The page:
BENNINGTON — The county's regional energy plan is the first of its type to be certified by the state Department of Public Service.
Prepared by the Bennington County Regional Commission in partnership with state government departments and businesses in the energy field, the document received DPS approval June 21. The plan constitutes a lengthy amendment to the area's regional plan.
In addition to meeting new requirements under the planning legislation, Act 174, the certification qualifies the BCRC to review and approve energy plans from towns in the region, several of which are in progress.
A key aspect Act 174 is that it allows regions and municipalities more influence over siting wind, solar, hydro or other energy facilities during the Public Service Board permitting process, if they have a certified plan in place.
BCRC Executive Director Jim Sullivan said the planning commission is now working with or advising a half-dozen towns, including Bennington, Dorset and Sunderland, as they prepare municipal energy plans. Concerning the siting of energy facilities, a municipal plan could further define the preferred locations for solar, wind or other projects, from the designated locations in the regional plan.
Sullivan stressed, however, that the mapping of favored or unfavorable areas for project development is only one aspect of the energy plan requirements. "The biggest part, the most important part, is really thinking through how to meet the state's [long-term] energy goals," he said.
Those include measuring energy use and proposing efficiency initiatives such as weatherization of buildings or transportation changes in order to meet those goals.
Among towns working on energy plans, Bennington's draft proposal is expected to be reviewed by the town Planning Commission and the public in late July, said Assistant Town Manager and Planning Director Daniel Monks.
Concerning facility siting, a controversial solar array proposed for the Apple Hill area of Bennington has spurred calls to limit the preferred development areas beyond those in the regional plan.
Manchester Planning and Zoning Director Janet Hurley, who also is the BCRC chairwoman, said her town expects to begin working with the regional commission later this summer on an energy plan.
Among facility siting issues that have surfaced there in the past, she said, was significant public mobilization against a plan for wind development on Little Equinox. The developer eventually abandoned that plan.
Under Act 174 provisions, greater weight is given to regional or community preferences for facility siting when there is an approved energy plan.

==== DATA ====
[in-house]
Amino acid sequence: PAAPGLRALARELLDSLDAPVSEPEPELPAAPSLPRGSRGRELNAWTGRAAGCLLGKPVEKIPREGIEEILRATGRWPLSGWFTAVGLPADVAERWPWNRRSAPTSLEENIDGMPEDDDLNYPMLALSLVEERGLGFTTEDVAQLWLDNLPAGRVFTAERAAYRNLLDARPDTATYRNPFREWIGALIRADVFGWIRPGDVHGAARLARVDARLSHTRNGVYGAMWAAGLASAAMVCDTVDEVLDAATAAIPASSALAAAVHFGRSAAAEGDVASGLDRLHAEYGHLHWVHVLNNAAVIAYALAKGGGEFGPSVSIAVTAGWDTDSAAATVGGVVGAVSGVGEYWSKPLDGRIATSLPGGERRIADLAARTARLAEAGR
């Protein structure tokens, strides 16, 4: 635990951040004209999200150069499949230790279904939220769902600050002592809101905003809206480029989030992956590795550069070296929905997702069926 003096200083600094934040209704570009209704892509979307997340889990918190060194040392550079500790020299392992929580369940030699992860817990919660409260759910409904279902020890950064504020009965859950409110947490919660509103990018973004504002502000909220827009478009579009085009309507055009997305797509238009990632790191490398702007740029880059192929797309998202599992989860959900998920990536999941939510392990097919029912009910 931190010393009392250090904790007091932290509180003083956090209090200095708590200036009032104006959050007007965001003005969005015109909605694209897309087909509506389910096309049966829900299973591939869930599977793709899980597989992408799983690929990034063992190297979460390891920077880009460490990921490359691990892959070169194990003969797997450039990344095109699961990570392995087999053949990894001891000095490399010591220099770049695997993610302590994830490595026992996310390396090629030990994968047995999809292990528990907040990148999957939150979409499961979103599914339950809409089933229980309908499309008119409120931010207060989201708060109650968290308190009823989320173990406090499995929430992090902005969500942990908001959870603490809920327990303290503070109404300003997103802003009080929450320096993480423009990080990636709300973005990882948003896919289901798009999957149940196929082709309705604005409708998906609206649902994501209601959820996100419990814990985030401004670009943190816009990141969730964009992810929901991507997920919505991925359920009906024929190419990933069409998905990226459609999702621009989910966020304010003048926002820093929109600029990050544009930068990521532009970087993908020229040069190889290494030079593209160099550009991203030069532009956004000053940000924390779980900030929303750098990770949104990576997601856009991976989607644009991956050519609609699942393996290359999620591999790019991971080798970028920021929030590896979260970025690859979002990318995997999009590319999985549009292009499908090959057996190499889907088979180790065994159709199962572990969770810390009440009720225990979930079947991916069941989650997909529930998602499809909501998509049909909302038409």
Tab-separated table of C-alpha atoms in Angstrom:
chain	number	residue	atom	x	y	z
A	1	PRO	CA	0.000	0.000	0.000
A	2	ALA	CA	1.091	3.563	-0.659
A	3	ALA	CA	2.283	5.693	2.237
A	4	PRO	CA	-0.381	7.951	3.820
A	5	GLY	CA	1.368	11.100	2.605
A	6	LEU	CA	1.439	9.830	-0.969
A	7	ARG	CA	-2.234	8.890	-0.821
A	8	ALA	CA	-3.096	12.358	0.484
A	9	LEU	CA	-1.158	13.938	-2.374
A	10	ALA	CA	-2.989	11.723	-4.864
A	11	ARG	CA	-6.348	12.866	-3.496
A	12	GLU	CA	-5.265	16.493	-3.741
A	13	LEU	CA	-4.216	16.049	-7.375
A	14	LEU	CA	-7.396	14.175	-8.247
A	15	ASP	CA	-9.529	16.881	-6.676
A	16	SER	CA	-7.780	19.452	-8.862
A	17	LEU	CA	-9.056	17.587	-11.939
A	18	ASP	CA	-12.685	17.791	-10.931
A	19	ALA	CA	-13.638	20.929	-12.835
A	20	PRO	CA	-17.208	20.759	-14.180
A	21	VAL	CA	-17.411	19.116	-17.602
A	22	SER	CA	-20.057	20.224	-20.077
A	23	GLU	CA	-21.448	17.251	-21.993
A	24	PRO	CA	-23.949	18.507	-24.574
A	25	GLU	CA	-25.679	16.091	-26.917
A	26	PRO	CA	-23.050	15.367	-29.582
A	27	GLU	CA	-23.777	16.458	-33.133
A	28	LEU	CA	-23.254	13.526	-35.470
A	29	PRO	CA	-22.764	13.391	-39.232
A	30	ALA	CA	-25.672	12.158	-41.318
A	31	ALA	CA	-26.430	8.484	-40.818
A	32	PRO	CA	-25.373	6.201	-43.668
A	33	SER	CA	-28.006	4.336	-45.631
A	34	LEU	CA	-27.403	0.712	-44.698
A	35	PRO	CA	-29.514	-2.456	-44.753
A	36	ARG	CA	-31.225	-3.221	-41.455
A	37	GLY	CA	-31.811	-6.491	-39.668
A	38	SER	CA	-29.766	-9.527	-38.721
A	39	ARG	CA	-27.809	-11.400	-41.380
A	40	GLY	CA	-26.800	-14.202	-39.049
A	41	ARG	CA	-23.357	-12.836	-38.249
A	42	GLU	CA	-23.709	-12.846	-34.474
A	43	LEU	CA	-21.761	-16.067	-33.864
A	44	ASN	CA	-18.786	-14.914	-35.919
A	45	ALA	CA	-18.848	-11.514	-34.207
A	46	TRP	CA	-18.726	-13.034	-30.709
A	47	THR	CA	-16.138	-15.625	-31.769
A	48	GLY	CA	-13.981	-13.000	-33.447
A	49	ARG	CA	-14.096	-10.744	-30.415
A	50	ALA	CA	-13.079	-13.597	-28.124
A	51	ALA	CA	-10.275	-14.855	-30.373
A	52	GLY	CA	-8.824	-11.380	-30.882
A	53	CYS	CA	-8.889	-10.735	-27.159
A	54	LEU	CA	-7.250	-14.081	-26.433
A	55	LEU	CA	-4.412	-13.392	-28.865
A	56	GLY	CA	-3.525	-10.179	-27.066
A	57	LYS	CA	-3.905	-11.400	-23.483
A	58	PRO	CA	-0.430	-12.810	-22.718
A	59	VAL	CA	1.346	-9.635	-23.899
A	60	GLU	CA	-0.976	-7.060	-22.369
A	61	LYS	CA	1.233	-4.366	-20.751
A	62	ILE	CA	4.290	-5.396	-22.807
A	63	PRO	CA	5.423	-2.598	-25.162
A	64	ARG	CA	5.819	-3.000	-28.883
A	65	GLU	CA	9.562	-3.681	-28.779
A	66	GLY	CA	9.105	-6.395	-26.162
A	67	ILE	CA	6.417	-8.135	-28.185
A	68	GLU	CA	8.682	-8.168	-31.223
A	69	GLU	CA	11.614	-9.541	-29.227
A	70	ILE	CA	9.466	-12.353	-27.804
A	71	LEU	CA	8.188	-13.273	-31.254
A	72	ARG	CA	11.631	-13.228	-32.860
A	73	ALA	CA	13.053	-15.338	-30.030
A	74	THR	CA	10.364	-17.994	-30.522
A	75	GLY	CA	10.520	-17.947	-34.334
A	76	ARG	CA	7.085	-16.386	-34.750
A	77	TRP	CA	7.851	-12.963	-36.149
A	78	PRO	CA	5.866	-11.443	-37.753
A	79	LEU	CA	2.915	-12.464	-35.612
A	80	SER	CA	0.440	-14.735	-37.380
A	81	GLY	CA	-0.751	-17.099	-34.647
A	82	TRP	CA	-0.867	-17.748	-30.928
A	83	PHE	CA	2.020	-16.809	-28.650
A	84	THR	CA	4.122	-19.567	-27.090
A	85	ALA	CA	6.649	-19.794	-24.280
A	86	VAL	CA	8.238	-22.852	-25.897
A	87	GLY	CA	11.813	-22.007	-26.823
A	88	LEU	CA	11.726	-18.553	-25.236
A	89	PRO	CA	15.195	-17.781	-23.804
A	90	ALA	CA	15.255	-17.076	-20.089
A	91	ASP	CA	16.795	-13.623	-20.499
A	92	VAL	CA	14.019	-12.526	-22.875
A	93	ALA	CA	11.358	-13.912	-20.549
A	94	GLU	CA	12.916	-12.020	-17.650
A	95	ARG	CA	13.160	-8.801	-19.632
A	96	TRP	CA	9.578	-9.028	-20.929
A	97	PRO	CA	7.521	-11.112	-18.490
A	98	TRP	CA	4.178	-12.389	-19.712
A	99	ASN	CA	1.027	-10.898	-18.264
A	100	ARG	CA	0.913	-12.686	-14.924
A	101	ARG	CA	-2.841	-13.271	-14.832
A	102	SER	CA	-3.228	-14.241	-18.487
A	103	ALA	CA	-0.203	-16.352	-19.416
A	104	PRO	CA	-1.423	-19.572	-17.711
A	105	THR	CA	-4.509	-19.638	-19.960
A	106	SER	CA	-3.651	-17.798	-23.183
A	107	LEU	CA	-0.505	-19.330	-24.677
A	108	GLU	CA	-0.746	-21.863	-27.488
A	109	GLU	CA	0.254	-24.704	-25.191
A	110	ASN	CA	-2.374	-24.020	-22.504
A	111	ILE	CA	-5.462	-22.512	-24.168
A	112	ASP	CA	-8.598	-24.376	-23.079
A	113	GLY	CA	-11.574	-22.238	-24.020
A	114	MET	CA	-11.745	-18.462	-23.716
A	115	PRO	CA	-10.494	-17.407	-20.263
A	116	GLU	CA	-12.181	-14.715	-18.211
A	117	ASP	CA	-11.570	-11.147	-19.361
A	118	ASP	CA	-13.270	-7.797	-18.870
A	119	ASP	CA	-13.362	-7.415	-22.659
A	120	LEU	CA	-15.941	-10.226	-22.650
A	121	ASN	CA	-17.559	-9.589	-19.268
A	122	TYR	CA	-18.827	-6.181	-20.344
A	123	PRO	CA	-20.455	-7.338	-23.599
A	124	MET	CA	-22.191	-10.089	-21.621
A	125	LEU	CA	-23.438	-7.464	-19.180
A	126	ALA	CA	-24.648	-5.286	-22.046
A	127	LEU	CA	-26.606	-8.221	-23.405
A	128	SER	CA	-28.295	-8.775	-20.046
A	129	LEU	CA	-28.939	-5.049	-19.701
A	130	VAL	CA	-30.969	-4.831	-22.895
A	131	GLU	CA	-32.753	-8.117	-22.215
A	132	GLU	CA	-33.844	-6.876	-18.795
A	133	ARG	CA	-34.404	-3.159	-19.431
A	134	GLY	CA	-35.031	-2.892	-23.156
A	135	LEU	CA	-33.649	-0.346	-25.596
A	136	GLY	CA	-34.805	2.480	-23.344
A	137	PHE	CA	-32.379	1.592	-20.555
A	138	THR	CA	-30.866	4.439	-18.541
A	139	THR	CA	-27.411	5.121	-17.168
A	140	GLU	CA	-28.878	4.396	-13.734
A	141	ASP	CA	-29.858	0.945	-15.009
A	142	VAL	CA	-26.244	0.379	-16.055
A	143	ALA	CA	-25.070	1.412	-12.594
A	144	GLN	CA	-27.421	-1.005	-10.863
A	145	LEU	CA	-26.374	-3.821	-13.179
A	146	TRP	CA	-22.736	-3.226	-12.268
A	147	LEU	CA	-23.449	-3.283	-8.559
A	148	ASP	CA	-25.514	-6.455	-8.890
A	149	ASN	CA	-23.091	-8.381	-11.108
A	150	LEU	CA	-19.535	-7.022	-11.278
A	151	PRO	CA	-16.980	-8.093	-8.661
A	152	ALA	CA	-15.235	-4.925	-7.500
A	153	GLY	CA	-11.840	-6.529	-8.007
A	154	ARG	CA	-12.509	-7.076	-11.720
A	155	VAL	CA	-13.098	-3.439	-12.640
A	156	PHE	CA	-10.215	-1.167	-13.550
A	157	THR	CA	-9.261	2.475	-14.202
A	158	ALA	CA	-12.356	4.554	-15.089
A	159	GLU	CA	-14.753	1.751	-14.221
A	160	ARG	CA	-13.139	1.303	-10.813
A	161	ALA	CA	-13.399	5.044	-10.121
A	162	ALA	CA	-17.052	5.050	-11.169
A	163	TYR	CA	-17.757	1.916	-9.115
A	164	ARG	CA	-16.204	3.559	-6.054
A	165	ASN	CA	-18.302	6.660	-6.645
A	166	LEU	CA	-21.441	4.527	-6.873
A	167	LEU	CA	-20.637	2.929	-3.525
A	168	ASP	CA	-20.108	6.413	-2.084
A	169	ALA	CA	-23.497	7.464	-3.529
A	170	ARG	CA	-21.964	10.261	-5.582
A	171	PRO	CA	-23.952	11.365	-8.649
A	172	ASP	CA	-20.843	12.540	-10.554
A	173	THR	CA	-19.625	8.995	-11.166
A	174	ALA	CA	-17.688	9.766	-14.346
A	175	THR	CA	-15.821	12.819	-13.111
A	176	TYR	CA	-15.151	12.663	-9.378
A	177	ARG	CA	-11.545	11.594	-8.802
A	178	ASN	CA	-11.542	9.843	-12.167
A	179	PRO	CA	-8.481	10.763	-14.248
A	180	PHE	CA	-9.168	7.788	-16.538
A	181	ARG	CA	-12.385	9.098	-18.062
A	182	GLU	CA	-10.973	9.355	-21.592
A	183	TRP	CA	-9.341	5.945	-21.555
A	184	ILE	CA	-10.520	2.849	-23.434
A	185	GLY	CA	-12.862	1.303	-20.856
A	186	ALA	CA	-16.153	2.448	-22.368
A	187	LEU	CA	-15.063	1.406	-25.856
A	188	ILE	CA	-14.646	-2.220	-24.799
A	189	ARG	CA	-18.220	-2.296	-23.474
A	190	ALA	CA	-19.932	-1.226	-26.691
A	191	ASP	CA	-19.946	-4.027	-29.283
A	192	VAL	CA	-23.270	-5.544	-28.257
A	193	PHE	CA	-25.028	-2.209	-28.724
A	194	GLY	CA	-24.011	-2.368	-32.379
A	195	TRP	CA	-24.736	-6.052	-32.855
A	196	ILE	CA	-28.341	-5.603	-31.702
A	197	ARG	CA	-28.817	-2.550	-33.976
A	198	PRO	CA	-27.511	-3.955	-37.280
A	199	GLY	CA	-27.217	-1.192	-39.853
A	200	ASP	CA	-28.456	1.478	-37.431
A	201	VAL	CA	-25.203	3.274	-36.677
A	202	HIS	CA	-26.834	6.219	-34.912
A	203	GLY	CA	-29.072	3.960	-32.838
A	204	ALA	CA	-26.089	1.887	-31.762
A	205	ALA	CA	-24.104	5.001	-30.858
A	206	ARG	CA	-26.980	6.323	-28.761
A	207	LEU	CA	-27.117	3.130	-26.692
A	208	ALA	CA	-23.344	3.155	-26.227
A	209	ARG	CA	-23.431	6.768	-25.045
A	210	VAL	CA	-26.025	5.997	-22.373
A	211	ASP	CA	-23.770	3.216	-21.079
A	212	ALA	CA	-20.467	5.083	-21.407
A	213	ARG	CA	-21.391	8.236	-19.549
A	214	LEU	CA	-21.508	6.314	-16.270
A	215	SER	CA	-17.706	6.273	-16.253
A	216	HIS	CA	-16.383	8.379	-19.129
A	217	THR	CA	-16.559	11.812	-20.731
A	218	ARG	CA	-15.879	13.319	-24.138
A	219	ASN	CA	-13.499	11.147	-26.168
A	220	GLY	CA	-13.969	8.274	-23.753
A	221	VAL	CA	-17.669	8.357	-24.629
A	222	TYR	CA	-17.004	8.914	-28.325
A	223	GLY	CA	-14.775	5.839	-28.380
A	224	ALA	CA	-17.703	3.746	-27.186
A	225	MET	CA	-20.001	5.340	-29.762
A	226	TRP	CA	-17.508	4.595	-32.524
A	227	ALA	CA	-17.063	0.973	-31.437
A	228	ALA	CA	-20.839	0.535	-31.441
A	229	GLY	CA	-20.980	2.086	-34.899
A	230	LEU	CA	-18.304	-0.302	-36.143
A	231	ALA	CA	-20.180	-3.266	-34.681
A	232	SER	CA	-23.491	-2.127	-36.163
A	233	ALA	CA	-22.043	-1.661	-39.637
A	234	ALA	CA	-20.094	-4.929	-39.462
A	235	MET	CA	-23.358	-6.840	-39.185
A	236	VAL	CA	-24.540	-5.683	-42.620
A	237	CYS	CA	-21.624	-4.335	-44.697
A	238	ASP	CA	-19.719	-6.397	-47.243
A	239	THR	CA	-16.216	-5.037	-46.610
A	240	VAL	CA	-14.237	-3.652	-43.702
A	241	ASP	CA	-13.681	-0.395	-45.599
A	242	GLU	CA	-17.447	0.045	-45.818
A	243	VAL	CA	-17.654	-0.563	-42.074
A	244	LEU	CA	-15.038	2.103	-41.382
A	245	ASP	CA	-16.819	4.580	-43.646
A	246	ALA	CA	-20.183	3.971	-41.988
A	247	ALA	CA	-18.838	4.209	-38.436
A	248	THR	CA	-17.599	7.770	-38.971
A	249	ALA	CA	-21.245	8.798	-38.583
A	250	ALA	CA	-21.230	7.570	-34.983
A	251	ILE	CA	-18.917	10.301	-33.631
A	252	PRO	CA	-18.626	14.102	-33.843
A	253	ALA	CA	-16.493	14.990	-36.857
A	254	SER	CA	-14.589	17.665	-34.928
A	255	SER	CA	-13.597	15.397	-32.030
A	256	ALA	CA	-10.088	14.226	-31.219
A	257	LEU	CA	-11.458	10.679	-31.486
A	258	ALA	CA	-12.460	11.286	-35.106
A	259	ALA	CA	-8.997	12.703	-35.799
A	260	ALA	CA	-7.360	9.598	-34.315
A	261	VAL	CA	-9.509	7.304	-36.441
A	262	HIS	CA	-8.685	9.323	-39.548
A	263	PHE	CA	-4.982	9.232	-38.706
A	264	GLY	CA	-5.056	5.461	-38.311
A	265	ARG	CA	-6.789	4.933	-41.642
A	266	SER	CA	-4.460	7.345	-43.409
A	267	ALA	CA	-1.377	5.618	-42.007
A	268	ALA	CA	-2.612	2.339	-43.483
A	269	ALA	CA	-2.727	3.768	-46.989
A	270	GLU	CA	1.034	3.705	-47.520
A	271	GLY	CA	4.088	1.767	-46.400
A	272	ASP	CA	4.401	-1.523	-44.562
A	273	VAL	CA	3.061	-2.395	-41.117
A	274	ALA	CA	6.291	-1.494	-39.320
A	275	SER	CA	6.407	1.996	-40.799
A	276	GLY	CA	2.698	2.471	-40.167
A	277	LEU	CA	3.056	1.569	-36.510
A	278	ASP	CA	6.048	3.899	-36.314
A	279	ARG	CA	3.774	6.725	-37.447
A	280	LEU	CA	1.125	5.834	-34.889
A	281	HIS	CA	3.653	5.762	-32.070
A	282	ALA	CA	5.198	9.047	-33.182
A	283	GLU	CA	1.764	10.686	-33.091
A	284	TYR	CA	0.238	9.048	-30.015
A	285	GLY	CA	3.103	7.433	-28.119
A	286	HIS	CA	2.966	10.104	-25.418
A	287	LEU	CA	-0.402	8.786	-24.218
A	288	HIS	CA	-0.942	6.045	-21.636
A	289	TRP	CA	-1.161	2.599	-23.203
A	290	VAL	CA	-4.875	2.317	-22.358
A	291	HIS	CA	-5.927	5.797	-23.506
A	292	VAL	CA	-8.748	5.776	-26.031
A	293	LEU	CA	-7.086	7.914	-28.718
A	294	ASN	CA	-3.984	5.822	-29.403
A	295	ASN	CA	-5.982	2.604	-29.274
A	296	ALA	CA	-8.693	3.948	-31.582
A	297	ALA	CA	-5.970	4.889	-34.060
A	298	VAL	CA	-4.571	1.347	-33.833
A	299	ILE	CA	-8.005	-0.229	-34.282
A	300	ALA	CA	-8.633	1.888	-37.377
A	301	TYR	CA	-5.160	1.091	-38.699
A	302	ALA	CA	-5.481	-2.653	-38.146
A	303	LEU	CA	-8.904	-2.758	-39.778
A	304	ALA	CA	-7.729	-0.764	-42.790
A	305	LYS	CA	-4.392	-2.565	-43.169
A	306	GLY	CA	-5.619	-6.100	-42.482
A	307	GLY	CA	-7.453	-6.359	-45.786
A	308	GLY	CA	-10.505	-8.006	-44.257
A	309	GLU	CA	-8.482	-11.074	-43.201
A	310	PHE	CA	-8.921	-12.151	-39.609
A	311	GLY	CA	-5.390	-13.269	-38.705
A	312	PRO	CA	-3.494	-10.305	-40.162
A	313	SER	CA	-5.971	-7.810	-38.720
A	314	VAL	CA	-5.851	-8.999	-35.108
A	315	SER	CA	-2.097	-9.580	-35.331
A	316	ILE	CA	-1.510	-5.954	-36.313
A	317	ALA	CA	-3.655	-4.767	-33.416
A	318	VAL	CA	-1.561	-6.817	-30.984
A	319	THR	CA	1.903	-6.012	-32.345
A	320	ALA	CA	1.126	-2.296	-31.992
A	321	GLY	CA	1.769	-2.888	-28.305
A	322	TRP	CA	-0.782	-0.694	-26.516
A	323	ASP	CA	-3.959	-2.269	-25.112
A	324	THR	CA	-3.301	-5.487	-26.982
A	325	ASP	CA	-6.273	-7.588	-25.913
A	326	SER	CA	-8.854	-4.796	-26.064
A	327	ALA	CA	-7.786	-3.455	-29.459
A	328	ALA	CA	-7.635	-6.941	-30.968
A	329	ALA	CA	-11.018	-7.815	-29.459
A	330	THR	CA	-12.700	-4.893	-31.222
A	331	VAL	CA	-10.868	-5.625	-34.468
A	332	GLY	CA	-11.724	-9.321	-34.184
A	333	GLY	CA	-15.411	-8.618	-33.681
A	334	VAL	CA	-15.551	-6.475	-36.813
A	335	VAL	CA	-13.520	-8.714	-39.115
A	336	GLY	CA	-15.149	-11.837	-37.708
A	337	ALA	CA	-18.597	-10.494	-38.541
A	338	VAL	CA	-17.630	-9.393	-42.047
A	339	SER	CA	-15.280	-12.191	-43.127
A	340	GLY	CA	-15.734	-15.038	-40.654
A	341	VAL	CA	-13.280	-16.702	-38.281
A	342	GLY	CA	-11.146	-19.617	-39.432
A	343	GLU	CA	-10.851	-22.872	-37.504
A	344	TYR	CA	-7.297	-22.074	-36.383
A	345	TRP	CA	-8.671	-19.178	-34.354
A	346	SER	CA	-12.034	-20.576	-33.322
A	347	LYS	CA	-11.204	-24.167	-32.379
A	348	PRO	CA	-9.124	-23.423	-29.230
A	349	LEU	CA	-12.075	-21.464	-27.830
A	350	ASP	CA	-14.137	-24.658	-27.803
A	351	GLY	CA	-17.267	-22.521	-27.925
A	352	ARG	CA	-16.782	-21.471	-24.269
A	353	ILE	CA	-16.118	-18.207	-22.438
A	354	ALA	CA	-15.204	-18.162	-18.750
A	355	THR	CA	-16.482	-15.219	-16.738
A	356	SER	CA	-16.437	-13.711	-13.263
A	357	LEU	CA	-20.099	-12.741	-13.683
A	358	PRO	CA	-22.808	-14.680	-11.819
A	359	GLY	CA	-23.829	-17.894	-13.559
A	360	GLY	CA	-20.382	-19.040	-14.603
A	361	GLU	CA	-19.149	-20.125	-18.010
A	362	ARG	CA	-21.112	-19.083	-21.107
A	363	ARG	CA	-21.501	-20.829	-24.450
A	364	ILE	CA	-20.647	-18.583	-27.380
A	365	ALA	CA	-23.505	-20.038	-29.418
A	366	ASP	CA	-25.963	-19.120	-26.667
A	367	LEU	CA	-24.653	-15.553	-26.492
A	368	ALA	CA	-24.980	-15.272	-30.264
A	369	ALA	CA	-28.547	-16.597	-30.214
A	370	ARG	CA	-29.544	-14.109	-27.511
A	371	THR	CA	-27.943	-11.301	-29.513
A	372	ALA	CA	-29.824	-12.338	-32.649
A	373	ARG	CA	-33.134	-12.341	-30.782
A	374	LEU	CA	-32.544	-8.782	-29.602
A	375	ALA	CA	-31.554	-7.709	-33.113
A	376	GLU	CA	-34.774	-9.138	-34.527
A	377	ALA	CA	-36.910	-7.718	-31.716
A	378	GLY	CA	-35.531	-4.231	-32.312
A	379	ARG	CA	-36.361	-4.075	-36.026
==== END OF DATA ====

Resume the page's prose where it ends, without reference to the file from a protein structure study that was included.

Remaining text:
The now-certified BCRC energy plan covers 13 towns and 3 villages in the region. The 161-page plan was adopted by the commission representatives in March after two public hearings on a draft of the proposal. It was later submitted to the Department of Public Service for review and a determination it is compatible with the planning requirements in Act 174.
With adoption, the regional plan allows communities consideration during state Public Service Board hearings on the siting of energy facilities. Developers also can expect a financial incentive on the sale of power produced by those or other generating facilities if they locate in an area designated as preferred.
Adoption of a town energy plan allows for more specific detail and for "substantial deference" on where facilities can be sited. However, as with the regional plan, the provisions must not be in conflict with state facility siting regulations.
The Legislature sought in passing Act 174 to address concern that communities had too little say over the location of energy projects, while also continuing to allow the PSB to overrule blanket type local opposition to local projects that would be of benefit regionwide or statewide.
The regional plan includes graphs, charts and other data relating to current energy use and to what might be required to meet the state's energy use goals for 2050, which include receiving 90 percent of energy used from renewable resources and a one third reduction in overall energy consumption.
It is proposed those would be achieved through weatherization projects, equipment and vehicle upgrades, greater reliance on more efficient transportation alternatives and other strategies.
The report contains maps illustrating what were determined to be the most and least acceptable areas in the county for the location of solar, wind, hydro, and other energy generating facilities. Among the factors considered were access to sufficient light for solar or wind for wind facilities. The solar locations are shown on maps primarily in valley regions, while the wind sites are located along mountain ridges.
The plan was prepared in partnership with the Energy Action Network, the Public Service Department, Vermont Energy Investment Corp., and with support from such entities as Green Mountain Power, the Vermont Natural Resources Council, and the Vermont Fuel Dealers Association, along with state Agriculture, Commerce and Community Development, Transportation, and Natural Resources officials.
Jim Therrien writes for New England Newspapers in Southern Vermont and VTDigger.org. @BB_therrien on Twitter.